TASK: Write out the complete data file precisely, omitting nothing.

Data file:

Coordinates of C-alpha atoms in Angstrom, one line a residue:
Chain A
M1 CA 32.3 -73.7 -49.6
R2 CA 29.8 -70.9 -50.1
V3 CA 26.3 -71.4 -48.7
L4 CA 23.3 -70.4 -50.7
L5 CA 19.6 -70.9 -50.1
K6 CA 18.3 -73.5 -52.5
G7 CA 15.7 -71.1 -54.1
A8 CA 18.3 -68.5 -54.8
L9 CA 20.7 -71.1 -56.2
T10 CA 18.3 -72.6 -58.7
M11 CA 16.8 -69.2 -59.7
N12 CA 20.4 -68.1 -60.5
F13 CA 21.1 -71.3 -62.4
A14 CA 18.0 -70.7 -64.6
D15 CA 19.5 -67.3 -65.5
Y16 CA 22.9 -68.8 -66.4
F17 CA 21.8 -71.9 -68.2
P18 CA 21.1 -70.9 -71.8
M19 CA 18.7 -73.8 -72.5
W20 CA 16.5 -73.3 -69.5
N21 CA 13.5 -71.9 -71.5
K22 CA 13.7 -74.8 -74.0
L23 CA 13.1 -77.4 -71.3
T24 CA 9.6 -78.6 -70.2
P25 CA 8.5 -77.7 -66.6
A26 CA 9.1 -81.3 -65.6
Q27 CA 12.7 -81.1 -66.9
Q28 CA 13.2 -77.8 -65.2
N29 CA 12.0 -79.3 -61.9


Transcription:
Coordinates of C-alpha atoms in Angstrom, one line a residue:
Chain A
M1 CA 32.3 -73.7 -49.6
R2 CA 29.8 -70.9 -50.1
V3 CA 26.3 -71.4 -48.7
L4 CA 23.3 -70.4 -50.7
L5 CA 19.6 -70.9 -50.1
K6 CA 18.3 -73.5 -52.5
G7 CA 15.7 -71.1 -54.1
A8 CA 18.3 -68.5 -54.8
L9 CA 20.7 -71.1 -56.2
T10 CA 18.3 -72.6 -58.7
M11 CA 16.8 -69.2 -59.7
N12 CA 20.4 -68.1 -60.5
F13 CA 21.1 -71.3 -62.4
A14 CA 18.0 -70.7 -64.6
D15 CA 19.5 -67.3 -65.5
Y16 CA 22.9 -68.8 -66.4
F17 CA 21.8 -71.9 -68.2
P18 CA 21.1 -70.9 -71.8
M19 CA 18.7 -73.8 -72.5
W20 CA 16.5 -73.3 -69.5
N21 CA 13.5 -71.9 -71.5
K22 CA 13.7 -74.8 -74.0
L23 CA 13.1 -77.4 -71.3
T24 CA 9.6 -78.6 -70.2
P25 CA 8.5 -77.7 -66.6
A26 CA 9.1 -81.3 -65.6
Q27 CA 12.7 -81.1 -66.9
Q28 CA 13.2 -77.8 -65.2
N29 CA 12.0 -79.3 -61.9